A Short History of the Masorti Movement

Jewish culture By Gordon Kay 08th Jan 2013

Orthodoxy, Reform and Masorti/Conservative Judaism were three responses to the challenge posed to European Jews nearly 200 years ago by the Emancipation. The Conservative Movement was the youngest of the three and began in mid 19th century Germany with the work of Zechariah Frankel, head of the Seminary at Breslau and founder of the so-called “Positive-Historical” school. This approach supported a positive commitment to the observance of Jewish law while offering an historical, developmental view of Judaism through the use of the critical tools of modern scholarship. It was a reaction both to the Reform Movement which did not consider Jewish law binding in modern times, and to the Orthodox approach, which limited the concept of development of Jewish law.

Frankel’s approach to the Jewish tradition was followed in the next generation by Solomon Schechter, who combined the Talmudic learning of Eastern Europe with outstanding secular scholarship and is famed for his discovery of the Cairo Genizah manuscripts.

After many years in England as a reader at Cambridge University, Schechter was appointed President of the Jewish Theological Seminary in New York where he became the “founding father” of Conservative Judaism in America. He made the seminary a world centre of Jewish scholarship- the late Rabbi Joseph Hertz was one of its many distinguished graduates. Schechter was also a key figure in creating the Conservative Movement’s synagogue organisation, the United Synagogue of America – the name reflecting his admiration of Britain’s United Synagogue as a model of enlightened tolerance!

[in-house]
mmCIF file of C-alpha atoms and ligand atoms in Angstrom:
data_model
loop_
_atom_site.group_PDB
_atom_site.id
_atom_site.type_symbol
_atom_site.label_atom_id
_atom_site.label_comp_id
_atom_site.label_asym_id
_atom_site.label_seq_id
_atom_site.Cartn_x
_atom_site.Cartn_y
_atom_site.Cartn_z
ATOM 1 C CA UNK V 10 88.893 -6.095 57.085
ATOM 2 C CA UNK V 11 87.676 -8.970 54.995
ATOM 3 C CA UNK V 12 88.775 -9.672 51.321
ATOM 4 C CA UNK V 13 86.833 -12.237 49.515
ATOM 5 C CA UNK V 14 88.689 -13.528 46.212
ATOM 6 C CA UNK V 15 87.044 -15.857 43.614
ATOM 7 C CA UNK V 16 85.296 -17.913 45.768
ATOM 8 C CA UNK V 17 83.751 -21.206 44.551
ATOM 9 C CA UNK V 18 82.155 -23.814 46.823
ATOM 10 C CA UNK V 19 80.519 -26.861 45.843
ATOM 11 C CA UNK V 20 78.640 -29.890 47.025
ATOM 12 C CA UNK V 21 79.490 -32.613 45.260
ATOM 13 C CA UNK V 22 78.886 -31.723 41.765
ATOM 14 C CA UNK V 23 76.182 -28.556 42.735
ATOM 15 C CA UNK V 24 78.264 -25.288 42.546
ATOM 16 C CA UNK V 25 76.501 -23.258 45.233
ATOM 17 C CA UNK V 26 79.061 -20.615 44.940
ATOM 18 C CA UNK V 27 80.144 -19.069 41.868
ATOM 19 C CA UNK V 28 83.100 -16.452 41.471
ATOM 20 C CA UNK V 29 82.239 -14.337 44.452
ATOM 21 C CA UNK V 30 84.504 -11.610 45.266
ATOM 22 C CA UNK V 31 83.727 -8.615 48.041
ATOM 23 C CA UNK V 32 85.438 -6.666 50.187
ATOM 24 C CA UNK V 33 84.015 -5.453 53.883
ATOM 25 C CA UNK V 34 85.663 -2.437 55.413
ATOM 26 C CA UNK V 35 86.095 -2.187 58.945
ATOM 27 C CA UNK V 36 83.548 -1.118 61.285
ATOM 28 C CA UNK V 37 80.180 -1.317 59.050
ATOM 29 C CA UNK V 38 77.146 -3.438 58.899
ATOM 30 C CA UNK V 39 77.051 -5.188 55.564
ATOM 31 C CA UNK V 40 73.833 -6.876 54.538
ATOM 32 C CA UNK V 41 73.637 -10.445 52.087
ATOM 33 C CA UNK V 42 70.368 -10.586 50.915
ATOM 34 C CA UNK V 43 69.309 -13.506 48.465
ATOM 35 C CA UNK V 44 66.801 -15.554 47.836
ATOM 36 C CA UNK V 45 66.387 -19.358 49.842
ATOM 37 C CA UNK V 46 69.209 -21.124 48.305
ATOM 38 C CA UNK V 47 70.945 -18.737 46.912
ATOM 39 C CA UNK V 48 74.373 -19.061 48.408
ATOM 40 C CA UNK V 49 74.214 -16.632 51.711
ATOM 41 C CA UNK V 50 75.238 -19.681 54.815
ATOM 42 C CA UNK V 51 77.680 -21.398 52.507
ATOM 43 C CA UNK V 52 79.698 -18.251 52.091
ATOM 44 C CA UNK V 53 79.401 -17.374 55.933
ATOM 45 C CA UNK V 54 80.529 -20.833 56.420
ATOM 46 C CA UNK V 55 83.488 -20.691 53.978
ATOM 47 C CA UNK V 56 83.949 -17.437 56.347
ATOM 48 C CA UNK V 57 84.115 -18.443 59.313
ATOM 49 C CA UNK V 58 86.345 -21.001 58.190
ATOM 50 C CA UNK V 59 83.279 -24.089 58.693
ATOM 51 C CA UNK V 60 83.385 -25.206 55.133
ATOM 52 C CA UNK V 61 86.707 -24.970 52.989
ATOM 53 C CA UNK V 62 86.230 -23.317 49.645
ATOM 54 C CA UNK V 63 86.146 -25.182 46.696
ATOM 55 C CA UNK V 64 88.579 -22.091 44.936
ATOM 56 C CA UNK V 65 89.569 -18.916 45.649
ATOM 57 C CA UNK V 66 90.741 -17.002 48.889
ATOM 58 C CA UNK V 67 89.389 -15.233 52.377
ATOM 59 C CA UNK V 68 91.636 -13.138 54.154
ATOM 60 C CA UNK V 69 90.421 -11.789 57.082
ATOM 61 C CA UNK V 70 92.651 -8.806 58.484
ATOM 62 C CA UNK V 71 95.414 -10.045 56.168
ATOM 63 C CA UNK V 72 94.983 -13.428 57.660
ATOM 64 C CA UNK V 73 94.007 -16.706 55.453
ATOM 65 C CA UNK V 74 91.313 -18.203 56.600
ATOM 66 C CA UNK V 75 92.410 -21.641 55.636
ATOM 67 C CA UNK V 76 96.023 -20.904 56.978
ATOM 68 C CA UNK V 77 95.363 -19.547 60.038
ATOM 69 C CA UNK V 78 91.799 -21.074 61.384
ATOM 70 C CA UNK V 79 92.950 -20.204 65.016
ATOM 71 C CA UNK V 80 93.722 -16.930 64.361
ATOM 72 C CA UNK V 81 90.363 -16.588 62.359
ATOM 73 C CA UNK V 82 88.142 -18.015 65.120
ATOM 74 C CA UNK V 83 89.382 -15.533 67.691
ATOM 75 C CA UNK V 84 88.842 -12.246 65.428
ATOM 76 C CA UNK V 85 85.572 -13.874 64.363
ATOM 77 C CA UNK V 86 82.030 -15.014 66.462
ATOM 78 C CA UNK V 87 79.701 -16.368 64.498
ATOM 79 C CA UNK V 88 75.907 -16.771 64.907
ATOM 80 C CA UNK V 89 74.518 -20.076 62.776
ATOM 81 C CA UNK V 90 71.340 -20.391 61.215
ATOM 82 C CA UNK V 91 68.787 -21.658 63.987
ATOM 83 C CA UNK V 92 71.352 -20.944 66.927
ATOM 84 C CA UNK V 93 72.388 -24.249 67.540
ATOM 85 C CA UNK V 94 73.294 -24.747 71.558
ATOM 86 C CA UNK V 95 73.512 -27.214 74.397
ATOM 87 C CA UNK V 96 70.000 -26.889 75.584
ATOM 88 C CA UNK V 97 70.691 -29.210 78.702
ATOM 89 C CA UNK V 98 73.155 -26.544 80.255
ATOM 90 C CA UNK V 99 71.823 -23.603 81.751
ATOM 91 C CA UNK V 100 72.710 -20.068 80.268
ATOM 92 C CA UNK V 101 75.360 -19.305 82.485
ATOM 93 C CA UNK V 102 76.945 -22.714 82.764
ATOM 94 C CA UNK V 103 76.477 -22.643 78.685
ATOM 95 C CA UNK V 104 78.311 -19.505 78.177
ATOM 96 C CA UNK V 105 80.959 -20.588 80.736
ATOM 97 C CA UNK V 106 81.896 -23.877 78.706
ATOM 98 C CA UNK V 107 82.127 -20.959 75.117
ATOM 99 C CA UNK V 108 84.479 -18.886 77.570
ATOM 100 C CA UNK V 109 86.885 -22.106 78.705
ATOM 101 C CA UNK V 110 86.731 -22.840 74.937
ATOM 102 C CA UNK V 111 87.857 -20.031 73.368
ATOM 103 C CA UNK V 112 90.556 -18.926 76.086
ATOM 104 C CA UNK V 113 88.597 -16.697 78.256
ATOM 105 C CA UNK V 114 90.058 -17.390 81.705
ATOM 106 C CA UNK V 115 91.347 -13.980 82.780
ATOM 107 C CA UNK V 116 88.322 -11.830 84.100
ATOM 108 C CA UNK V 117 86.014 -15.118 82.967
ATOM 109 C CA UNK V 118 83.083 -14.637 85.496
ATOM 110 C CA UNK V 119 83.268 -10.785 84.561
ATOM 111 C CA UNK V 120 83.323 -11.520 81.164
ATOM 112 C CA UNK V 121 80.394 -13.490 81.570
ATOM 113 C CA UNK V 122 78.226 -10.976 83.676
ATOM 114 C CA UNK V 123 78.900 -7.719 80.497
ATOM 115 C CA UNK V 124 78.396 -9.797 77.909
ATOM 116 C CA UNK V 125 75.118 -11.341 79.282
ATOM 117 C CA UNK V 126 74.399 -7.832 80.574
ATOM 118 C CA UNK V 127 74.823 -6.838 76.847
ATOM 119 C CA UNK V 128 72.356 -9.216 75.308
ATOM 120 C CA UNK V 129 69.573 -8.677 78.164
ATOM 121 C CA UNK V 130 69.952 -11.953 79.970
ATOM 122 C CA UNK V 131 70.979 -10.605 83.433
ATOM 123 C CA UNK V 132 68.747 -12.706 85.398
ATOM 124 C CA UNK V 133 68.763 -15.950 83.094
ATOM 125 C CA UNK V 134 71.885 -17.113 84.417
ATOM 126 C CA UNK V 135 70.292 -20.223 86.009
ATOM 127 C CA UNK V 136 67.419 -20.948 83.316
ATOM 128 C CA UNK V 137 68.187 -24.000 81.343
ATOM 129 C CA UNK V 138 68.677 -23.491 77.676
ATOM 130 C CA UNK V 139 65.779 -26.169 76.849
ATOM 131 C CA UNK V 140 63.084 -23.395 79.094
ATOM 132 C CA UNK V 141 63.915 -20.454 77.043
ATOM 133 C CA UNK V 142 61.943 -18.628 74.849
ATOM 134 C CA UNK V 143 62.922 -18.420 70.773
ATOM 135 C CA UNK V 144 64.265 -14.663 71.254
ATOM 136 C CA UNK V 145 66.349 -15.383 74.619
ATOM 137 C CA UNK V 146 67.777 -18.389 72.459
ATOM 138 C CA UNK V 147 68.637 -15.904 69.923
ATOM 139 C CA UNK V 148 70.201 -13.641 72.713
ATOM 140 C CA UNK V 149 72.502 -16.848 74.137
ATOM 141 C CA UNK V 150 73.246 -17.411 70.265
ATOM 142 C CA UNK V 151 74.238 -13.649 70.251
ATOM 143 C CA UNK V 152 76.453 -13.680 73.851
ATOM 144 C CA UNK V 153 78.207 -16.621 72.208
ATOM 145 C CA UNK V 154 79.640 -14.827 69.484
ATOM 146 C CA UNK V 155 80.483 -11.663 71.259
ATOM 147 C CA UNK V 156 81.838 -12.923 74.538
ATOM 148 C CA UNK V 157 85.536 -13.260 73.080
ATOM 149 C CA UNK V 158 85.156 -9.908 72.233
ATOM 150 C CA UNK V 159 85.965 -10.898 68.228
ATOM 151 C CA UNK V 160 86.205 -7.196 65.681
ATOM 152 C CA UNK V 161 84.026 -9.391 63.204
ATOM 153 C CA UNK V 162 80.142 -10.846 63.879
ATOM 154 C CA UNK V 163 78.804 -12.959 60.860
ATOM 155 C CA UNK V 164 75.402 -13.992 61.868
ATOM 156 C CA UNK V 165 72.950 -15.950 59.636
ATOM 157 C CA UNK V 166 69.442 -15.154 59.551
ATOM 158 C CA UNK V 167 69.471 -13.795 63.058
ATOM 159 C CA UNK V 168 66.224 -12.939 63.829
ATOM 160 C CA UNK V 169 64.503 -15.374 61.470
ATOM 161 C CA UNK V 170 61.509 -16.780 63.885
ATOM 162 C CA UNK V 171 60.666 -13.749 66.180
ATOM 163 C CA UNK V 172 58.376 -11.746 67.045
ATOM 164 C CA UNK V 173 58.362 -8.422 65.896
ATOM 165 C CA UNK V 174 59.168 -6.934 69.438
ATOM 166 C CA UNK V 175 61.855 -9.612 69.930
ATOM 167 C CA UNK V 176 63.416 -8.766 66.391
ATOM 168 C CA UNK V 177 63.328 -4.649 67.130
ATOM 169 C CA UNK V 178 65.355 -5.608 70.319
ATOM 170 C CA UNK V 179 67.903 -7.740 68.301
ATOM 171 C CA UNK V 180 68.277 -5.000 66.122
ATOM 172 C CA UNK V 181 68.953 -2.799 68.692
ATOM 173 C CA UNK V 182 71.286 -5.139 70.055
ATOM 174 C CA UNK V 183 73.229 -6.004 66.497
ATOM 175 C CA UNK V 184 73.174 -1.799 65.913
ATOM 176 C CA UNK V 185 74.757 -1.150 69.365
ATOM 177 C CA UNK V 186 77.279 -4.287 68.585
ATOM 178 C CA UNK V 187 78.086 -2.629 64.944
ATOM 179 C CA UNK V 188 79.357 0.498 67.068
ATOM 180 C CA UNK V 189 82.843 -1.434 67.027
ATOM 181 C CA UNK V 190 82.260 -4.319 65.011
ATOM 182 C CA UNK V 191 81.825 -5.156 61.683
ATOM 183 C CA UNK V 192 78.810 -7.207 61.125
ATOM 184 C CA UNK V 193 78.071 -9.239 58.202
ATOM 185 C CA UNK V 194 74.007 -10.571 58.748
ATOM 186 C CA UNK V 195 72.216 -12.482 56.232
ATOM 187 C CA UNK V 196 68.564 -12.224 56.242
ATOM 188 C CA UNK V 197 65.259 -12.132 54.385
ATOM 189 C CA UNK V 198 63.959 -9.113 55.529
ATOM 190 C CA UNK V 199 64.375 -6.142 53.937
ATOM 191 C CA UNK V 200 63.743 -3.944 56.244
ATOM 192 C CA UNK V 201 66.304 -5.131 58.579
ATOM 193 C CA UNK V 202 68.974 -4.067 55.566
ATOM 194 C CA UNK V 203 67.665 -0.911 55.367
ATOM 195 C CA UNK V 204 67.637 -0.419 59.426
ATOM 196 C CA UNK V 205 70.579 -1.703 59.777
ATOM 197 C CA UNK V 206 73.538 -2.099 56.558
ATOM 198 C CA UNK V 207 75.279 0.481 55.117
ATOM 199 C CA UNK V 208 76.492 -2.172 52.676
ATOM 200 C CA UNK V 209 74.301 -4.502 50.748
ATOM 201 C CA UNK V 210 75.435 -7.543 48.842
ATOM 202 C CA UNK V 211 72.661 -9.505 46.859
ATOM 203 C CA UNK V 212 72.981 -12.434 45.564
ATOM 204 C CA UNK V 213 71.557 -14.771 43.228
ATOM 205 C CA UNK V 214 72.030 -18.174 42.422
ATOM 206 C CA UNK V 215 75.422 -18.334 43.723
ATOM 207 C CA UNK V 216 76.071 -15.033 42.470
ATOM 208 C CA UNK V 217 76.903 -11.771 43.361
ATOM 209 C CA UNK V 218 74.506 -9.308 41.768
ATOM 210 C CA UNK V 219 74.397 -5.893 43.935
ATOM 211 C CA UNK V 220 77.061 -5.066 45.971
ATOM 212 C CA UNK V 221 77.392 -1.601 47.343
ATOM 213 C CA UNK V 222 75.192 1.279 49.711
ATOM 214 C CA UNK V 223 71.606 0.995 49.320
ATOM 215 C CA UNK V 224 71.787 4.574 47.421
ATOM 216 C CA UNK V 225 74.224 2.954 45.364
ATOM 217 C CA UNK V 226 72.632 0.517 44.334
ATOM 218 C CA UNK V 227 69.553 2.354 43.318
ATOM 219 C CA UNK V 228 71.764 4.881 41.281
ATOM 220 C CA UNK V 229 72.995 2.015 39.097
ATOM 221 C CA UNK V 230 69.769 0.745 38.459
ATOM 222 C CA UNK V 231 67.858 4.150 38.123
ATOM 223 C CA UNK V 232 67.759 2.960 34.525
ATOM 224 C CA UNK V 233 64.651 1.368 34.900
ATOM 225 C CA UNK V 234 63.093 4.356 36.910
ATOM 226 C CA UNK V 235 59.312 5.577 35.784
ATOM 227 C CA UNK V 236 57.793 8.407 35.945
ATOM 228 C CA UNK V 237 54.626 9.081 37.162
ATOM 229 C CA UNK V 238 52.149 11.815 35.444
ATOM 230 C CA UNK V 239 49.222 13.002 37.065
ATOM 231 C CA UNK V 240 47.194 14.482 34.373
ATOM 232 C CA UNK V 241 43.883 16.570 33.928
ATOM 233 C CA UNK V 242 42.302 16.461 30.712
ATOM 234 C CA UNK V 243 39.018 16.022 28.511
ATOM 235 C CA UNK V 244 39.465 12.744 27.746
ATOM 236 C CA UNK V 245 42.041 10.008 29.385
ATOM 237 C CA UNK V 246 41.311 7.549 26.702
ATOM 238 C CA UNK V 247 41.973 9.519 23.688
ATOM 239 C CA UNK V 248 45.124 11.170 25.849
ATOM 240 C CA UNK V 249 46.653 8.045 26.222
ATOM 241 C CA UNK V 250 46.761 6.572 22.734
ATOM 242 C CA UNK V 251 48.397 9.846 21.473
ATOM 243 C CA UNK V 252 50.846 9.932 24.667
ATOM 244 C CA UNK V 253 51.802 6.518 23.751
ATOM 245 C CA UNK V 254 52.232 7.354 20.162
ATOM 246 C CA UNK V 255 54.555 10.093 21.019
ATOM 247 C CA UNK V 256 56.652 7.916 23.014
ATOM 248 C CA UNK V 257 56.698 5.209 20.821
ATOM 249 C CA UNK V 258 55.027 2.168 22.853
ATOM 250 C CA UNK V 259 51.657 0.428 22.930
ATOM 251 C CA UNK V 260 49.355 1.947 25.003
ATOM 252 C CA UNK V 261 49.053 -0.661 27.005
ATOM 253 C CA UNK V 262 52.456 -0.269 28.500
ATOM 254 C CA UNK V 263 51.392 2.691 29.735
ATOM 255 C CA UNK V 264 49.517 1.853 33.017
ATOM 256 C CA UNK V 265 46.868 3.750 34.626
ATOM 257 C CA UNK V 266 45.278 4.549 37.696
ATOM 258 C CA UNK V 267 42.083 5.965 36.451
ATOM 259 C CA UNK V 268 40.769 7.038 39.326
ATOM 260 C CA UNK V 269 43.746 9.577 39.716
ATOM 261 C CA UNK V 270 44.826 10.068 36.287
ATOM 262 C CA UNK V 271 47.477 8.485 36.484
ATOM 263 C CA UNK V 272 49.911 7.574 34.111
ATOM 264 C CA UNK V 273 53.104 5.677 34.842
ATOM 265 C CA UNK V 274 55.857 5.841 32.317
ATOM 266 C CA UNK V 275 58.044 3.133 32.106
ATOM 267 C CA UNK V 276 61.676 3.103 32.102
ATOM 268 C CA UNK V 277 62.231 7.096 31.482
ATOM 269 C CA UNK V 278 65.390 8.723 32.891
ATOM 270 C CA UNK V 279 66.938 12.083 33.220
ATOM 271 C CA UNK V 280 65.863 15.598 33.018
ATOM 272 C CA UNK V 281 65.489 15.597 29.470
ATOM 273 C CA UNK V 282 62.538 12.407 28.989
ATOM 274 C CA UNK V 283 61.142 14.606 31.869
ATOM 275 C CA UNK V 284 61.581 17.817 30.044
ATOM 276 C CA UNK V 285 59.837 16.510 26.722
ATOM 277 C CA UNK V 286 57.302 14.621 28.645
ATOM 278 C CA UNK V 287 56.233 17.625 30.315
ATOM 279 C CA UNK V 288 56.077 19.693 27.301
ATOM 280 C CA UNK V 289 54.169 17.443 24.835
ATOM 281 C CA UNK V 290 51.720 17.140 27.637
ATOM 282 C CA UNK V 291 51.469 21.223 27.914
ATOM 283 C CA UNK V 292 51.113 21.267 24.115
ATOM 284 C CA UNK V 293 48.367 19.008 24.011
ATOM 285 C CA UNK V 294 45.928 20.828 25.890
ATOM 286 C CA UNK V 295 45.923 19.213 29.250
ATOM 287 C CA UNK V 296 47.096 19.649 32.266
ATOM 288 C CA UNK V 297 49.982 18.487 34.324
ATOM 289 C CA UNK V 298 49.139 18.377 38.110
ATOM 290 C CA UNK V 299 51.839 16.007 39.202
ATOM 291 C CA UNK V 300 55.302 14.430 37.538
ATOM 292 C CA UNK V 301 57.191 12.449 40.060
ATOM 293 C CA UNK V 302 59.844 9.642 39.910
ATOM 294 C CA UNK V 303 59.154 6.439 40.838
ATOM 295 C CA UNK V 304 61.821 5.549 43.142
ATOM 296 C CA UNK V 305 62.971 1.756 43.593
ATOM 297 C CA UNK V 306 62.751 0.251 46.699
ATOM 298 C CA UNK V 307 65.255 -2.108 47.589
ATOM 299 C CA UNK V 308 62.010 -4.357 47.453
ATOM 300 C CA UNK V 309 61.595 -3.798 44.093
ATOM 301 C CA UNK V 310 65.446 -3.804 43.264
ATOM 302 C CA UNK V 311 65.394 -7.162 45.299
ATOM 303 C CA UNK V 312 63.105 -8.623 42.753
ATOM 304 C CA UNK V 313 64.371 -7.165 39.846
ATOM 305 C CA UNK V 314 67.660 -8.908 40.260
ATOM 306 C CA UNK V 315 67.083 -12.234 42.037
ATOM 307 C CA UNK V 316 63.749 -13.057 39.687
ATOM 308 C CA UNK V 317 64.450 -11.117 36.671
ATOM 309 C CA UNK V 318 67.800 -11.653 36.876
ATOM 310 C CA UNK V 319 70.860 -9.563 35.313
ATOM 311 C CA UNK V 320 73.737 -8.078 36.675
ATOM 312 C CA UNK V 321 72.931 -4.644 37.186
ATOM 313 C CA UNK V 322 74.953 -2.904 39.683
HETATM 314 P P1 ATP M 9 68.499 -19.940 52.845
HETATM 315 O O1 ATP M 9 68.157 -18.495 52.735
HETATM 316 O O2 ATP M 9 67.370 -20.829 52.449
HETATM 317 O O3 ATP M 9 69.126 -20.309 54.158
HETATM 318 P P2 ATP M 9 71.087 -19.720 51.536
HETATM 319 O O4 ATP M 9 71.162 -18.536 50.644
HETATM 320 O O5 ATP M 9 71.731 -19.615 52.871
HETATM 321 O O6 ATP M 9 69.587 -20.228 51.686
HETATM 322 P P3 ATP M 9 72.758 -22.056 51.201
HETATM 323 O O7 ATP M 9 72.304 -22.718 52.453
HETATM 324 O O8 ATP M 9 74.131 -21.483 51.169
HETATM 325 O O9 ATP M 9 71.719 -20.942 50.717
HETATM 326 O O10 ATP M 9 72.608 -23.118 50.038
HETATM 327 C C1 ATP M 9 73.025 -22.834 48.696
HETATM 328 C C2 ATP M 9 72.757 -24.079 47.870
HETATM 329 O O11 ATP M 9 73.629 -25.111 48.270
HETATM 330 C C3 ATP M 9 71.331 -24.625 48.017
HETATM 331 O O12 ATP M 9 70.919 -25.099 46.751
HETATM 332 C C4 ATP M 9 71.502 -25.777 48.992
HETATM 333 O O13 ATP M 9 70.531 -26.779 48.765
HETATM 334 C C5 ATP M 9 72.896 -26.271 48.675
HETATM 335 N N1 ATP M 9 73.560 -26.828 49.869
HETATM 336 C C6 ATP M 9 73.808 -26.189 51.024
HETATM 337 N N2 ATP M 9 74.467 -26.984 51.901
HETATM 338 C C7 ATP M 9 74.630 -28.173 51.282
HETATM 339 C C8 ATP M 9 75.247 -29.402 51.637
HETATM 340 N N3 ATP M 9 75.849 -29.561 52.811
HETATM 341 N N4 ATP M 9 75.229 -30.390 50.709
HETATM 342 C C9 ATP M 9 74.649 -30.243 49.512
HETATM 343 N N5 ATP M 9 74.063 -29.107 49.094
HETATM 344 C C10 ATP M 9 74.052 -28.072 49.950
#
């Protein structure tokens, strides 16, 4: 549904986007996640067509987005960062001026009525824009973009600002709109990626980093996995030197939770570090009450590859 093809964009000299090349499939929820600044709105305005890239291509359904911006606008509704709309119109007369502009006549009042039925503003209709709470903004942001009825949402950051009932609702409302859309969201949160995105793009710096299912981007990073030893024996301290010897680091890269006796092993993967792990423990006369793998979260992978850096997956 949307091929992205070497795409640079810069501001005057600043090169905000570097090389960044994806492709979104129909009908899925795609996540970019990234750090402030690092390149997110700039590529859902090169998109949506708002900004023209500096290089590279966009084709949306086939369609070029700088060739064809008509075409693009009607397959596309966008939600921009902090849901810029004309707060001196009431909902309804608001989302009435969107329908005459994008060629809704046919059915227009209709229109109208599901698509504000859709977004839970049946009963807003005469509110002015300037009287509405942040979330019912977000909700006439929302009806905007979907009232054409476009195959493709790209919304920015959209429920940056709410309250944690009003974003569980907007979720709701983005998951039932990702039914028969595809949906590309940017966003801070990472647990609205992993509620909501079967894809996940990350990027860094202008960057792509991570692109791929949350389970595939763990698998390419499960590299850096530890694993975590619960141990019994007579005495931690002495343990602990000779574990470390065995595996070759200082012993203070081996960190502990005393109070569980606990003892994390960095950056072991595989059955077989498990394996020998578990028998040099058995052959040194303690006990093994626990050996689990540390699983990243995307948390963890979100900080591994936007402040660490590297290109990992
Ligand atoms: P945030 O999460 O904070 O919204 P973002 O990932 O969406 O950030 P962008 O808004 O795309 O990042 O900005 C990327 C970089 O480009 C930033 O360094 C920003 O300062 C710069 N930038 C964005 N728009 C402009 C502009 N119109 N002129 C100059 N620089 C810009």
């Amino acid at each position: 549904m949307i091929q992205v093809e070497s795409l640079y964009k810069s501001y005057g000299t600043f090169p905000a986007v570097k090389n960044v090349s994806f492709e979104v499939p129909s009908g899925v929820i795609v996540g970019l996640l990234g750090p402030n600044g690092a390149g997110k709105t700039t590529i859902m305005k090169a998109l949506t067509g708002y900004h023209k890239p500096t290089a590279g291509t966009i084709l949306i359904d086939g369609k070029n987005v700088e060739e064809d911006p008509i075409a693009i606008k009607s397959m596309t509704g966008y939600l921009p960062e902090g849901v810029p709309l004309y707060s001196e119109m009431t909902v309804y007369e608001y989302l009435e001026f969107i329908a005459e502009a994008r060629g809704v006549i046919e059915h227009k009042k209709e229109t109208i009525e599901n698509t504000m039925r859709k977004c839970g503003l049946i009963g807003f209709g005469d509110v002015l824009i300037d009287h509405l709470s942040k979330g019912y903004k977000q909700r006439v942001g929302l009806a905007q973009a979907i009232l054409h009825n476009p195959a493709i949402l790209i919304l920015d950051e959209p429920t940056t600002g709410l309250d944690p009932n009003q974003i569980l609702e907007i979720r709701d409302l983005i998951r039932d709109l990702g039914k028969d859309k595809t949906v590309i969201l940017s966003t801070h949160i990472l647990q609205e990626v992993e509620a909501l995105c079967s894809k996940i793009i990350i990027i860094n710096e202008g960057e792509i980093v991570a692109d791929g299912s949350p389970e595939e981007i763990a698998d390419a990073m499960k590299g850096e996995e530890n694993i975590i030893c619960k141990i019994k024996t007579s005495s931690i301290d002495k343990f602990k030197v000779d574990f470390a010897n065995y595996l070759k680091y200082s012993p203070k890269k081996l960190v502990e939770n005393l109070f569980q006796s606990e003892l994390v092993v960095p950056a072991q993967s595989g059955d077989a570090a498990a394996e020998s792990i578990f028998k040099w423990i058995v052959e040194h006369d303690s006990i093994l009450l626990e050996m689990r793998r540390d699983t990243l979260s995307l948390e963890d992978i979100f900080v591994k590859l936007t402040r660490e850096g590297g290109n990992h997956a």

Since Schechter’s day the Conservative Movement has grown to more than 1,500,000 members. It is the largest Jewish religious body in North and South America, and is a growing force in Europe and Israel where -as in Britain – the name “Masorti” has been adopted.

The British StoryFifty years ago there would have been no place for a Masorti Movement in Britain. Anglo-Jewry was, in the main, Orthodox but its ministers were tolerant and the United Synagogue had a declared policy of “Progressive conservatism”. By the 1950’s, however, decisive influence had been gained over its religious affairs by a Beth Din (religious court) composed of rigidly right-wing Rabbis demanding “all or nothing” acceptance of Orthodox doctrine as they perceived it. A crisis occurred in 1962. Anglo-Jewry’s leading religious scholar,Rabbi Dr Louis Jacobs, had joined Jews College on the express understanding that he was to be appointed as principal. The Chief Rabbi and the London Beth Din refused to sanction his appointment on grounds of his supposed “heresy”. This consisted of his view, vigorously argued in his book “We have Reason to Believe” that the whole Bible, including the Pentateuch, is open to investigation with all the resources of modern knowledge.

Two years later, the United Synagogues’ Chief Rabbi Israel Brodie refused, on grounds of this same “heresy”, even to allow Rabbi Jacobs to be reappointed as Minister of his former congregation, the New West End Synagogue. After an angry public row, most of the New West End’s membership resigned and formed theNew London Synagogue, with Dr Jacobs as its Rabbi.

The New London flourished and was followed by an increasing number of new congregations. The Synagogues work together through their membership of Masorti Judaism (AMS).

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